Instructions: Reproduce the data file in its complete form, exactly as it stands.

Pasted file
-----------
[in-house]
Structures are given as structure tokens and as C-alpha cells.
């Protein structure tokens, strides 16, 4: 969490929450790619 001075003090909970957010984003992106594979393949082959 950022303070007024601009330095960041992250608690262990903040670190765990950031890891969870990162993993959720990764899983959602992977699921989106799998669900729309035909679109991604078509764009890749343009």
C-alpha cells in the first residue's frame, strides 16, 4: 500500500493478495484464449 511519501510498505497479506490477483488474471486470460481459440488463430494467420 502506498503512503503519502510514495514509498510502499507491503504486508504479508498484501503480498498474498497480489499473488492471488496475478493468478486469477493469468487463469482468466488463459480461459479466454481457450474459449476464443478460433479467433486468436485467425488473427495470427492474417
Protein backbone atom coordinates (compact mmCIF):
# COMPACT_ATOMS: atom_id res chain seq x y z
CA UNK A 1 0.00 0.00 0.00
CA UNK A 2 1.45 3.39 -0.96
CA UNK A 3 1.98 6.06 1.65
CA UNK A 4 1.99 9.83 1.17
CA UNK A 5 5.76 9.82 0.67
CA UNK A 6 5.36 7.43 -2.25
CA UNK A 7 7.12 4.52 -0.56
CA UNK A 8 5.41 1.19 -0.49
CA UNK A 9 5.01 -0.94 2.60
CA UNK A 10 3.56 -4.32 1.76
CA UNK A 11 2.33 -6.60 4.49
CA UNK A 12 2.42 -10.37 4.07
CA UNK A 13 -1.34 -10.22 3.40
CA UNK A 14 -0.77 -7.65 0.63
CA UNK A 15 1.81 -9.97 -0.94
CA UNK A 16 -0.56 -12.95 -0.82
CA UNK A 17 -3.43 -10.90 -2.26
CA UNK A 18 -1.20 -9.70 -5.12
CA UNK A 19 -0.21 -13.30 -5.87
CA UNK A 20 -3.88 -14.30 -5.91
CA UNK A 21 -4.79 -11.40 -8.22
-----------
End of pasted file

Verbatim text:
[in-house]
Structures are given as structure tokens and as C-alpha cells.
């Protein structure tokens, strides 16, 4: 969490929450790619 001075003090909970957010984003992106594979393949082959 950022303070007024601009330095960041992250608690262990903040670190765990950031890891969870990162993993959720990764899983959602992977699921989106799998669900729309035909679109991604078509764009890749343009």
C-alpha cells in the first residue's frame, strides 16, 4: 500500500493478495484464449 511519501510498505497479506490477483488474471486470460481459440488463430494467420 502506498503512503503519502510514495514509498510502499507491503504486508504479508498484501503480498498474498497480489499473488492471488496475478493468478486469477493469468487463469482468466488463459480461459479466454481457450474459449476464443478460433479467433486468436485467425488473427495470427492474417
Protein backbone atom coordinates (compact mmCIF):
# COMPACT_ATOMS: atom_id res chain seq x y z
CA UNK A 1 0.00 0.00 0.00
CA UNK A 2 1.45 3.39 -0.96
CA UNK A 3 1.98 6.06 1.65
CA UNK A 4 1.99 9.83 1.17
CA UNK A 5 5.76 9.82 0.67
CA UNK A 6 5.36 7.43 -2.25
CA UNK A 7 7.12 4.52 -0.56
CA UNK A 8 5.41 1.19 -0.49
CA UNK A 9 5.01 -0.94 2.60
CA UNK A 10 3.56 -4.32 1.76
CA UNK A 11 2.33 -6.60 4.49
CA UNK A 12 2.42 -10.37 4.07
CA UNK A 13 -1.34 -10.22 3.40
CA UNK A 14 -0.77 -7.65 0.63
CA UNK A 15 1.81 -9.97 -0.94
CA UNK A 16 -0.56 -12.95 -0.82
CA UNK A 17 -3.43 -10.90 -2.26
CA UNK A 18 -1.20 -9.70 -5.12
CA UNK A 19 -0.21 -13.30 -5.87
CA UNK A 20 -3.88 -14.30 -5.91
CA UNK A 21 -4.79 -11.40 -8.22